The two tracks that are in service now were to be the express tracks or through tracks for lower Manhattan. Three additional tracks that had been planned to terminate in the station and which were designed for the suburban traffic from/to the Jersey City Pennsylvania Station were never completed. The enlargeable diagram to the left is from the Terry Kennedy collection and shows the complexity of the layout. After the terrorist attacks on New York, Exchange Place itself was undamaged but was impractical to access because of the lack of a track set-up to have the trains change direction. Discussions were held on the feasibility of reusing the original trackage for turning trains until a new World Trade Center terminal is constructed.
Three elevators, extremely large and fast for the time of construction, connected the tube station with the street and the Pennsylvania Station. Reconstruction after the PA takeover resulted in a new street entrance with escalators as well as an 88 foot long elevator.
Both Hoboken and 33rd Street are stub terminal stations: Hoboken with three tracks, two center platforms and one side platform; 33rd Street with three tracks, two center platforms and two side platforms. Since 33rd Street now lies in a subway complex that was built several decades after the opening of the Tubes, its original vaulted arch construction has disappeared; in Hoboken, on the other hand, this construction is still very obvious. Expand image and then click 5. Tube Stations to return Pavonia/Newport (Also note the picture on the Gallery Page) The Tubes' 33rd Street station is sandwiched between the IND Sixth Avenue Line below it and the Broadway BMT above it.
Until its destruction in the terrorist attack on New York the PATH World Trade Center ("WTC") station replaced the Tubes' Hudson Terminal (which was often referred to as Cortlandt Street). Hudson Terminal straddled Dey Street and was bounded on the north by Fulton Street, on the south by Cortlandt Street, on the east by Church Street and on the west by Greenwich Street. As noted earlier, in 1909 the H&M erected over the station Hudson Terminal, the world's then largest office complex which consisted of two skyscrapers. Because of political and economic disputes between New York and New Jersey that were related to the PA's takeover of the Tubes (and which are not worthwhile describing now) the PA demolished Hudson Terminal and erected on its site the World Trade Center, whose kernel consisted of two 110 story office towers: ironically the highest buildings in the world at the time of their erection.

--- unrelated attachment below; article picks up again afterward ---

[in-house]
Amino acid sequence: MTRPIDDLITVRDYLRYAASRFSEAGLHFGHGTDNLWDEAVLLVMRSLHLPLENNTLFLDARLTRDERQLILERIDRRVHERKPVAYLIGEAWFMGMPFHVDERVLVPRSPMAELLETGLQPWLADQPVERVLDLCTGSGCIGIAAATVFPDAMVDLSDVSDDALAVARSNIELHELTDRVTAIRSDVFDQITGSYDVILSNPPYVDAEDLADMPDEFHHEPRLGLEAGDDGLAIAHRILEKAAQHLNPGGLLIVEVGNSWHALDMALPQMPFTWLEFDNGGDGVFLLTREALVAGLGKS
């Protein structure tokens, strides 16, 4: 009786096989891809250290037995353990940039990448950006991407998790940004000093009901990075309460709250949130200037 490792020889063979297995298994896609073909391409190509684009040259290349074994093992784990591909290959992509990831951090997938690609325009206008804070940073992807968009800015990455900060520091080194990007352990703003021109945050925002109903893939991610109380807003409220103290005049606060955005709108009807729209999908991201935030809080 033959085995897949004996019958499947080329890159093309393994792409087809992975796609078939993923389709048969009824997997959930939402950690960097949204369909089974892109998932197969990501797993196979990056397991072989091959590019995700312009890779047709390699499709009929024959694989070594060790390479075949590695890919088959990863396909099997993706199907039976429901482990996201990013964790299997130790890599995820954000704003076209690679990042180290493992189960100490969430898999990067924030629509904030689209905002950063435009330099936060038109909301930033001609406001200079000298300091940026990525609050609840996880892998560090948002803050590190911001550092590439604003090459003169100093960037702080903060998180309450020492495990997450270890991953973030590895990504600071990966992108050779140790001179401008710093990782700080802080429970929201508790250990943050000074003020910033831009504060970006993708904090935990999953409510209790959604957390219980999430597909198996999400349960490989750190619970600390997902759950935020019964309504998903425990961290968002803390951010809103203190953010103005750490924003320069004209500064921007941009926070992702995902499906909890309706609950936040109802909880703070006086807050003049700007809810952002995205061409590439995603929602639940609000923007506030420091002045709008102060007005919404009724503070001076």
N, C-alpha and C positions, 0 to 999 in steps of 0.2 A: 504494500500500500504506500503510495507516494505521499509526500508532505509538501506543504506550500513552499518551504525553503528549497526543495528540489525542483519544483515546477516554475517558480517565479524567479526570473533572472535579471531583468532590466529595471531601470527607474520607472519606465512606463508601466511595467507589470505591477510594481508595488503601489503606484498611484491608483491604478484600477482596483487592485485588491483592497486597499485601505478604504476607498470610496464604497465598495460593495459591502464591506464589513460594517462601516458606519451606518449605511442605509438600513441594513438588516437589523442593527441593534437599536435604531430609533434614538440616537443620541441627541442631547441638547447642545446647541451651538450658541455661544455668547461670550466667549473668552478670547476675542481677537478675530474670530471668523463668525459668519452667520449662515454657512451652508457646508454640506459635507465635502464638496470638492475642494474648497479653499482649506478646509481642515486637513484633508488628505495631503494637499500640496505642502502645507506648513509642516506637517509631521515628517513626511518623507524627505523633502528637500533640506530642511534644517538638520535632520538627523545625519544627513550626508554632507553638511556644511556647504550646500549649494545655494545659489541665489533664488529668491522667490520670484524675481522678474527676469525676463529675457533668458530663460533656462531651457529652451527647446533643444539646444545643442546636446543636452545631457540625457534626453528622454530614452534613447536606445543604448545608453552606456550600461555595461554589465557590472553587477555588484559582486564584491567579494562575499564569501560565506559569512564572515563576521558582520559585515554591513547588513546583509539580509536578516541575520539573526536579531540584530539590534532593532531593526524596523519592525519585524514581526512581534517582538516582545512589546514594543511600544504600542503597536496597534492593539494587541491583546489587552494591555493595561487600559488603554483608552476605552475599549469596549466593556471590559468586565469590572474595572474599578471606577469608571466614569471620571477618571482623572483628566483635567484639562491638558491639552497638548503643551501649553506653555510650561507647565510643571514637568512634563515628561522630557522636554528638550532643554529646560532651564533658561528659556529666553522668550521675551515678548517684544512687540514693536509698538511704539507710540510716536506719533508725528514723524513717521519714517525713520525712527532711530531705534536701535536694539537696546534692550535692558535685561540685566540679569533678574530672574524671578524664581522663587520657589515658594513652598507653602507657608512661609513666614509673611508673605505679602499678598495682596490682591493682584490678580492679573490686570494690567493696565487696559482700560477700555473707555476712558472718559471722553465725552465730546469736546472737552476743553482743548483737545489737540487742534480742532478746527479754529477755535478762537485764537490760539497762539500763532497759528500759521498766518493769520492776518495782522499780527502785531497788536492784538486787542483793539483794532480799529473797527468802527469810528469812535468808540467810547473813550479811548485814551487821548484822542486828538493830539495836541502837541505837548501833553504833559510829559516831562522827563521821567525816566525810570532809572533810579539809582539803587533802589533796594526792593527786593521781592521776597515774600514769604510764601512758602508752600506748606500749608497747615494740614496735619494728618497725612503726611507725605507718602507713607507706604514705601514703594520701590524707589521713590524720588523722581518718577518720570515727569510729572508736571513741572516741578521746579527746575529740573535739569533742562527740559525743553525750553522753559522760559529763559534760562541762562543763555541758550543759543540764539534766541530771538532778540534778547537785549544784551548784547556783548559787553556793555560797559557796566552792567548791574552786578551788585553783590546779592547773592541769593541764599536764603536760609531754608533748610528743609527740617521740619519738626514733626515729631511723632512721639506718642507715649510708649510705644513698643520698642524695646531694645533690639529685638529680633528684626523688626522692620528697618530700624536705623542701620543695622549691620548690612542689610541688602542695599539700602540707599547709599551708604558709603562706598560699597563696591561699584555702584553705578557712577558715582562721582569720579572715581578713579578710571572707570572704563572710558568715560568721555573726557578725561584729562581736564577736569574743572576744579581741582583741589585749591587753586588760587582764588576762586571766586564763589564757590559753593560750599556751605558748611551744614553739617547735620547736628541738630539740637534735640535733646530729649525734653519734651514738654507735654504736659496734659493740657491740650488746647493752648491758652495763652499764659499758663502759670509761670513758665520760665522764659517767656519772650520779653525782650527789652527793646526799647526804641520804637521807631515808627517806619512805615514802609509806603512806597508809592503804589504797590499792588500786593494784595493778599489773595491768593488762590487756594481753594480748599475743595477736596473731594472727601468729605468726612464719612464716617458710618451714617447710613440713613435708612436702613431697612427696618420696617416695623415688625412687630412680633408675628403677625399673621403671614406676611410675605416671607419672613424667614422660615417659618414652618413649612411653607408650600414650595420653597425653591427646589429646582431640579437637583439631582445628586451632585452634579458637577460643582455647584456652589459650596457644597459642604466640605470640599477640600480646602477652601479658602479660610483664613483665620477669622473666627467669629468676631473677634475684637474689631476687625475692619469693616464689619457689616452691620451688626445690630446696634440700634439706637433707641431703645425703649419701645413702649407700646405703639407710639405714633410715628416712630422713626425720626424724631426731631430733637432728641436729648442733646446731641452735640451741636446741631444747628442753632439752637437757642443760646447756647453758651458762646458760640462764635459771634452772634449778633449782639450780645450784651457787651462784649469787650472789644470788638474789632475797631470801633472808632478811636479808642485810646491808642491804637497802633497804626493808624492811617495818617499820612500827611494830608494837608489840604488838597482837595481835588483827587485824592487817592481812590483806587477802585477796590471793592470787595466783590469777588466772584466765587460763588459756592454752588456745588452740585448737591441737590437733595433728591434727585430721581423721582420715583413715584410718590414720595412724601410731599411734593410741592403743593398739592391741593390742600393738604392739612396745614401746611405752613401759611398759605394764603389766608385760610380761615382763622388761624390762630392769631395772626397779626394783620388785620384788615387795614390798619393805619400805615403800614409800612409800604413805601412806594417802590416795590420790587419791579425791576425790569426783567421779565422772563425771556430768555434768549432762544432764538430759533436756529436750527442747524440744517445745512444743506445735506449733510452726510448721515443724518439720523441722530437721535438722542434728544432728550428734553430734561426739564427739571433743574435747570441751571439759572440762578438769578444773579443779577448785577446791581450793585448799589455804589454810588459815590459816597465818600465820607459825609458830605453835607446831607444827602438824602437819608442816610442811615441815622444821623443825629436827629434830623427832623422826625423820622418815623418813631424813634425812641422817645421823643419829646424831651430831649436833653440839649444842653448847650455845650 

Below the WTC the original five track Hudson Terminal station with its five-tracked loop was replaced with a new five-tracked loop with less severe curves and was renamed WTC. At the time of its opening, WTC was said to be the first fully air-conditioned subway station in the world. Here the Tubes/PATH tracks are approximately 80 feet below the street and on the lowest level of a mutilevel subway interchange, with the IND, BMT and IRT trackage lying above them. The next level above the PATH tracks was the entry level with fare card machines and station personnel. From here a bank of eight extremely long escalators rose up to the shopping concourse, as large as many suburban malls, that lay under the World Trade Center complex.
There are proposals to use the [surprisingly still extant] Hudson Terminal turning loop for downtown service until the World Trade Center station is rebuilt.
Twounderground stations, 28th Street and 19th Street, are no longer in operation. In spite of its name 33rd Street station is not located at 33rd Street but between 30th and 32nd Streets because the construction of the Sixth Avenue subway caused the original 33rd Street station to be relocated further to the south. As a result, the 33rd Street station was now so close to the 28th Street Station that 28th Street was closed. If you're quick of eye, it still is possible to catch a glimpse of 19th Street Station which was closed in 1955; it's easiest, if one looks to the right after leaving 14th Street while heading towards 33rd Street. Expand image and then click 5. Tube Stations to return
[Additional photos and comments on the stations are in the Picture Gallery]